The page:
Preliminary Patent Filing

Since June 8, 1995, the U.S. Patent and Trademark Office has provided inventors with an affordable first patent filing option – called a provisional application.

This simplified filing is intended to require lower initial investments and give inventors 12 months to assess their invention’s commercial potential. Furthermore, it grants applicants parity with foreign applicants under the GATT Uruguay Round Agreements.


A preliminary patent filing is an essential first step to safeguard your invention and attract potential investors or partners. Furthermore, it offers you a firsthand glimpse into how the United States Patent and Trademark Office (USPTO) processes patent applications.

When filing for a preliminary patent filing, you must provide an exhaustive description of your invention. This description will help the patent examiner decide whether it qualifies for protection and help you decide what claims to include in your application.

You must accurately and comprehensively describe your invention so that anyone with knowledge in the field can duplicate it. This may seem like an intimidating task, but it is necessary for securing a patent.

In addition to your written description, you should include at least one drawing that illustrates your invention in action. Be sure the drawing is accurate and clearly displays the structure, how it operates, and how modifications can be made.

Drawings should be kept as straightforward as possible, yet clear enough for someone with average skill in the field to comprehend how your invention functions. You can either use a drawing program or draw them yourself.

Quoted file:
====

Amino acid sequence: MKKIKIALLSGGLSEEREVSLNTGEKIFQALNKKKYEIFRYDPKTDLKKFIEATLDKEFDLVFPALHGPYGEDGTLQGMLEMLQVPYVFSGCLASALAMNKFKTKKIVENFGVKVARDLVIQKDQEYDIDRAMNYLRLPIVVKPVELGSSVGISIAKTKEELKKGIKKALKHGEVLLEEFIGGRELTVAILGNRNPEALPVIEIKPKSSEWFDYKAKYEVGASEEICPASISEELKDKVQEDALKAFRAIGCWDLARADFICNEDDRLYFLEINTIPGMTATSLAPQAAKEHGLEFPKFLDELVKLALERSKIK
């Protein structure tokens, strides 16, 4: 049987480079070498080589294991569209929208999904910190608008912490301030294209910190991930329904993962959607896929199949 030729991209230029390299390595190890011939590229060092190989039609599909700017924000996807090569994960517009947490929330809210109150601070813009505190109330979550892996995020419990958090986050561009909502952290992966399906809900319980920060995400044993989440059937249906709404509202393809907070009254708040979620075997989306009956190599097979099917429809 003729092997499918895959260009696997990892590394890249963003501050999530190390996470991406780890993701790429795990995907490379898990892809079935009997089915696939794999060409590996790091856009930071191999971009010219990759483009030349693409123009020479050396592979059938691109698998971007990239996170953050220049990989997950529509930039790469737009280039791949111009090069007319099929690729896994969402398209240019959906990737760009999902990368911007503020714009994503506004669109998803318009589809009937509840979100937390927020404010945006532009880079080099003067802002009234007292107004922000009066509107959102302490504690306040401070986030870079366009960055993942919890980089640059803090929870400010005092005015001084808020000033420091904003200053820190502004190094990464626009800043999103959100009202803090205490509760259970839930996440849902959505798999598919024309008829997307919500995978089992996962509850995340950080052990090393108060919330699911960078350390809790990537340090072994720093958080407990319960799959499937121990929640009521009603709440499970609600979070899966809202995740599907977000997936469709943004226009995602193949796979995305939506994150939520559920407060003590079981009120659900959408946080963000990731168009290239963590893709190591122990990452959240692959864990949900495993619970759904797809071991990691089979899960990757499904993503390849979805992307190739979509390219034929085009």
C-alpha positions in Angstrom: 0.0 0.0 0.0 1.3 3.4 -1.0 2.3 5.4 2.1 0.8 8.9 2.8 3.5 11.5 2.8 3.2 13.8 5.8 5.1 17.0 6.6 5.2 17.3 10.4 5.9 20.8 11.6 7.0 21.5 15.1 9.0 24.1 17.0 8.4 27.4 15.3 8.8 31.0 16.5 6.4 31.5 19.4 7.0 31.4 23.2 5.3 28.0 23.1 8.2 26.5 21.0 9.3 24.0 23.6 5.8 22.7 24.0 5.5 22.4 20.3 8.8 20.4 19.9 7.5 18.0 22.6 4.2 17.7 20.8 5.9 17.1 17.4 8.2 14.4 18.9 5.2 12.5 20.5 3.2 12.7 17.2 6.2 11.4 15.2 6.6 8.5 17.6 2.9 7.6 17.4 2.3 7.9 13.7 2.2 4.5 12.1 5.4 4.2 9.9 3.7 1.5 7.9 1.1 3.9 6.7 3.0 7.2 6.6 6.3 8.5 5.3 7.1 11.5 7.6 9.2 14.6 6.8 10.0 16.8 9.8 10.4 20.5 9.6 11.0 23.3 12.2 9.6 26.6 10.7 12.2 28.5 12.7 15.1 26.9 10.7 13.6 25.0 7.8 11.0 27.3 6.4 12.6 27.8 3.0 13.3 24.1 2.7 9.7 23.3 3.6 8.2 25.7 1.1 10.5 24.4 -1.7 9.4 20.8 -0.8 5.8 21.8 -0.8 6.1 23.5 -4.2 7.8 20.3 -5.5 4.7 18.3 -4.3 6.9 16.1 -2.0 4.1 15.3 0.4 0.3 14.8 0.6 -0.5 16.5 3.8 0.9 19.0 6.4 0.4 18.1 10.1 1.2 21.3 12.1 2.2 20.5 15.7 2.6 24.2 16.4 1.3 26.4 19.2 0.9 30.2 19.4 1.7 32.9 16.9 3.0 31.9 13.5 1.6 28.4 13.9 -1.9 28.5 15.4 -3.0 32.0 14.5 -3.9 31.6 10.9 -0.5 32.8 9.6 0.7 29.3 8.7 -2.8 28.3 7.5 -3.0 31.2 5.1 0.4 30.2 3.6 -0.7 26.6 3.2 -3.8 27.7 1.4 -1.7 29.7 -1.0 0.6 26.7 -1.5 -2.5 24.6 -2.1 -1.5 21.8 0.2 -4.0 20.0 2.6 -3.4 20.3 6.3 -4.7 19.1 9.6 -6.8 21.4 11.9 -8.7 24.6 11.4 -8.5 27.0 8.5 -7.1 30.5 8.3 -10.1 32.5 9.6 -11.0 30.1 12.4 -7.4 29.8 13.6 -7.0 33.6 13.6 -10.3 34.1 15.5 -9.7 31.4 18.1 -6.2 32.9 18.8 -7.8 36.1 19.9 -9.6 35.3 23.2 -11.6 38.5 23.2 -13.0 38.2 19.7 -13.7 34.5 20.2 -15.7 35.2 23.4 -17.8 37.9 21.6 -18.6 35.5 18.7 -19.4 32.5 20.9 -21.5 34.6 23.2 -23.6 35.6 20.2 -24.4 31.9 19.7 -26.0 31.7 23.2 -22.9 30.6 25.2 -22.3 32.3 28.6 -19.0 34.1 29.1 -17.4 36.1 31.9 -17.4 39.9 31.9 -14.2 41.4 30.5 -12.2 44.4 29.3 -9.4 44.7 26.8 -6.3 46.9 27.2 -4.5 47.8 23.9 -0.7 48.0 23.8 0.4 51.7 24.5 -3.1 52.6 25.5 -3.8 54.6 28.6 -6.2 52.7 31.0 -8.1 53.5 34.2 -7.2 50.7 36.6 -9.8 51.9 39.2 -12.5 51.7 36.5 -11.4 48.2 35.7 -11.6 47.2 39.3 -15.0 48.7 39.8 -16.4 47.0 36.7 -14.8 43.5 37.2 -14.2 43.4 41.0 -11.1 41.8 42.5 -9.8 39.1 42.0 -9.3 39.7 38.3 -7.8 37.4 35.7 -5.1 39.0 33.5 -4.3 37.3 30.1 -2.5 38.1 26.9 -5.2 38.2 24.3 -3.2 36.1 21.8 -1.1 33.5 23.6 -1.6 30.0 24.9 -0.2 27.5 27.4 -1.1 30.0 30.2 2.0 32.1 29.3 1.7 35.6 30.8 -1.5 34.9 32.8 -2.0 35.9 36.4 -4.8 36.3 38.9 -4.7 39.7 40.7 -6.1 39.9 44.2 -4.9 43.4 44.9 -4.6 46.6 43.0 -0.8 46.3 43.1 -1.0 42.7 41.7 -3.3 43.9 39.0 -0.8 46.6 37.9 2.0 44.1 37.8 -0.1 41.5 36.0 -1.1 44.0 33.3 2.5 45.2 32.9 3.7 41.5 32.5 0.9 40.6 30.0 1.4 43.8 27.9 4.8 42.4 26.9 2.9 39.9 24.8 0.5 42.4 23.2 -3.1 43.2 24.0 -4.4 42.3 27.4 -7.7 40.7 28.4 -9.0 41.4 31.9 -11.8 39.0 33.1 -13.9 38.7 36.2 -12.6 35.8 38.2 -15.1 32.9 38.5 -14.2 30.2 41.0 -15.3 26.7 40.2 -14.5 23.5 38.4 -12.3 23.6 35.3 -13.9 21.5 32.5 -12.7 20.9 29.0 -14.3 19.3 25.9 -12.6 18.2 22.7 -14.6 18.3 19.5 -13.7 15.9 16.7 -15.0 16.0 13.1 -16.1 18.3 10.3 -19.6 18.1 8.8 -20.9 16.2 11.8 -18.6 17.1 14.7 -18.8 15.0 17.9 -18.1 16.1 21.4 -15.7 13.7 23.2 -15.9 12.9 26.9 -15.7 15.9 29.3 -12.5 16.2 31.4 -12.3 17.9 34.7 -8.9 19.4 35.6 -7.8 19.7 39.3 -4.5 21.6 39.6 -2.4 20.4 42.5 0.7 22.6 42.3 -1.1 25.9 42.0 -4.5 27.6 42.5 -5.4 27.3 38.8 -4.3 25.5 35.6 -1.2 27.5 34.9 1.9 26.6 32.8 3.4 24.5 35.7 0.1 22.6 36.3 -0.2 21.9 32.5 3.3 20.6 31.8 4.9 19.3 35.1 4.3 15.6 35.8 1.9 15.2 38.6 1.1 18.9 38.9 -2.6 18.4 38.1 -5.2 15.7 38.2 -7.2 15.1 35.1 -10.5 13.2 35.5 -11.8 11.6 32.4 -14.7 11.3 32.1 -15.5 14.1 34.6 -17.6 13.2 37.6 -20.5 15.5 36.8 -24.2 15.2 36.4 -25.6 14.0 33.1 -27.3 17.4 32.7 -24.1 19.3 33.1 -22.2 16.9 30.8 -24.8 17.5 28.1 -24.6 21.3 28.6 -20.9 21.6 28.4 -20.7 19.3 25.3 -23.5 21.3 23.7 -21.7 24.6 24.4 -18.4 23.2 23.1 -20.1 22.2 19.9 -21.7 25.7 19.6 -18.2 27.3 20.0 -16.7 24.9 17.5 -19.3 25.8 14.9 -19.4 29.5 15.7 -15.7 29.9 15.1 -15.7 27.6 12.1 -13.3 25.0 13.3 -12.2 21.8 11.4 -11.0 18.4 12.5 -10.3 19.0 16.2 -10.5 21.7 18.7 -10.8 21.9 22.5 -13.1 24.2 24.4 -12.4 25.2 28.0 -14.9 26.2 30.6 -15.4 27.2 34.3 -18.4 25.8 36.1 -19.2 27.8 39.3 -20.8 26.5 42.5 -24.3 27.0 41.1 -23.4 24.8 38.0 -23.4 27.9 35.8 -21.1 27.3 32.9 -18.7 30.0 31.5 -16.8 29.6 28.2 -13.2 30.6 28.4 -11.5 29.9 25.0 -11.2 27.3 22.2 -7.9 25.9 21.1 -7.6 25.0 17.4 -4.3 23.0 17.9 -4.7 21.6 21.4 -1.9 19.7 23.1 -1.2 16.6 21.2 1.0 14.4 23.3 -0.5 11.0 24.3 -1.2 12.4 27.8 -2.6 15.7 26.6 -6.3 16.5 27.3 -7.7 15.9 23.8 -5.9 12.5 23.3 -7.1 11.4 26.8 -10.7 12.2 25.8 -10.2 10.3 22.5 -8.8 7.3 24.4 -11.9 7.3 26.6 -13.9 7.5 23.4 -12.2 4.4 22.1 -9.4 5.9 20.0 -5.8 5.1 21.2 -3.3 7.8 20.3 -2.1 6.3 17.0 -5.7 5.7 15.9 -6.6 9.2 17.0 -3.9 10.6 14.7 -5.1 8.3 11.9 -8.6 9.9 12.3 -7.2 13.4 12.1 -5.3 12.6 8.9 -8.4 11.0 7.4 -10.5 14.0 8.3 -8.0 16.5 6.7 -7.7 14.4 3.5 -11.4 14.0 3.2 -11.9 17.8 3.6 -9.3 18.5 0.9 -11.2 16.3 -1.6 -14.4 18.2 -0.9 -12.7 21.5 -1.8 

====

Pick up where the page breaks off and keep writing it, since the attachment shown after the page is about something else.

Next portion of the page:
Depending on your requirements, you may wish to collaborate with an expert in the field to assist in preparing your preliminary patent application. Having a third party review your application can save both time and money during the patenting process.

Once your draft is complete, edit it carefully to guarantee all pertinent information has been included. Check for spelling mistakes, grammatical issues and any other issues that need fixing.

Additionally, you should review any notes or outlines you’ve created for your invention. Doing this ensures all essential details are included in your patent application.

The next step in the preparation of a provisional patent application is filing your application with the United States Patent and Trademark Office (USPTO). You can do this either online or by post.


A preliminary patent filing is the practice of securing a filing date for an invention before filing for full patent protection. This may be useful when the inventor does not anticipate any competition and needs to protect their idea right away, or it can serve as an opportunity to gauge public reaction or decide whether to patent the invention at all.